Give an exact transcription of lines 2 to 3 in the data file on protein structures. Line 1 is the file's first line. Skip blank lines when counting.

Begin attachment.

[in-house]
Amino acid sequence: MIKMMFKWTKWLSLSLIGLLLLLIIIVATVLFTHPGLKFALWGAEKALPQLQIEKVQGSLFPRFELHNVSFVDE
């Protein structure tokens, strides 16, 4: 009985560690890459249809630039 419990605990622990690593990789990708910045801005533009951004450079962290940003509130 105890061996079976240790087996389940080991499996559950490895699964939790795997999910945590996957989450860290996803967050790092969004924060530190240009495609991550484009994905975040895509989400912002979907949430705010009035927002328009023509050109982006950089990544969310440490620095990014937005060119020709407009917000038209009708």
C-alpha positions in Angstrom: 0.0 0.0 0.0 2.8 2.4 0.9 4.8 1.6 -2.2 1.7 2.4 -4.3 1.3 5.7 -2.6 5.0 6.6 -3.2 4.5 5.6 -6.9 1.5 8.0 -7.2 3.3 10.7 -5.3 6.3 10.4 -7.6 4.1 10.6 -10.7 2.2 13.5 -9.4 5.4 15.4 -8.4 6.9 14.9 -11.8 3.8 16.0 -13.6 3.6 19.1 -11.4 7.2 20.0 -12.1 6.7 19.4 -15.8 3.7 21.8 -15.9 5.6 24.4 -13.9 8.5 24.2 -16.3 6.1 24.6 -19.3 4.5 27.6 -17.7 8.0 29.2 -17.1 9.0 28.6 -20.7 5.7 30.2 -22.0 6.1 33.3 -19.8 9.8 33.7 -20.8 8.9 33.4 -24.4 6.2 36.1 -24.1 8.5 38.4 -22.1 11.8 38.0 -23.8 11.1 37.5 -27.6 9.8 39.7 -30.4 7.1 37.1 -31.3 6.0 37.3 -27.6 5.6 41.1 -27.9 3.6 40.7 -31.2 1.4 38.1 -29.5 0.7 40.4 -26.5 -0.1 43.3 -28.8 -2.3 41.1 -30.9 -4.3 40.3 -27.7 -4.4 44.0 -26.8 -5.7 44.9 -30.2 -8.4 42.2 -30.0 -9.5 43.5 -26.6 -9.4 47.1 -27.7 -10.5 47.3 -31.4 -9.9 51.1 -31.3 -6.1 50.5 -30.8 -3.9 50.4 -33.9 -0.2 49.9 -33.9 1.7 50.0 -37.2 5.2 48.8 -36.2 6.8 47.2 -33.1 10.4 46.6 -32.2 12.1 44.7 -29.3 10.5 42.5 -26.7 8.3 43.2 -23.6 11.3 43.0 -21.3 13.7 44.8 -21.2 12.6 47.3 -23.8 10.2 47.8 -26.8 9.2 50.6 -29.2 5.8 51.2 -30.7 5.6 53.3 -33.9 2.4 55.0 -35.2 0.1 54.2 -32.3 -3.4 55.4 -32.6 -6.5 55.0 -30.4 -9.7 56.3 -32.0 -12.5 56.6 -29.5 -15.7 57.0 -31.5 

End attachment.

Amino acid sequence: MIKMMFKWTKWLSLSLIGLLLLLIIIVATVLFTHPGLKFALWGAEKALPQLQIEKVQGSLFPRFELHNVSFVDE
């Protein structure tokens, strides 16, 4: 009985560690890459249809630039 419990605990622990690593990789990708910045801005533009951004450079962290940003509130 105890061996079976240790087996389940080991499996559950490895699964939790795997999910945590996957989450860290996803967050790092969004924060530190240009495609991550484009994905975040895509989400912002979907949430705010009035927002328009023509050109982006950089990544969310440490620095990014937005060119020709407009917000038209009708």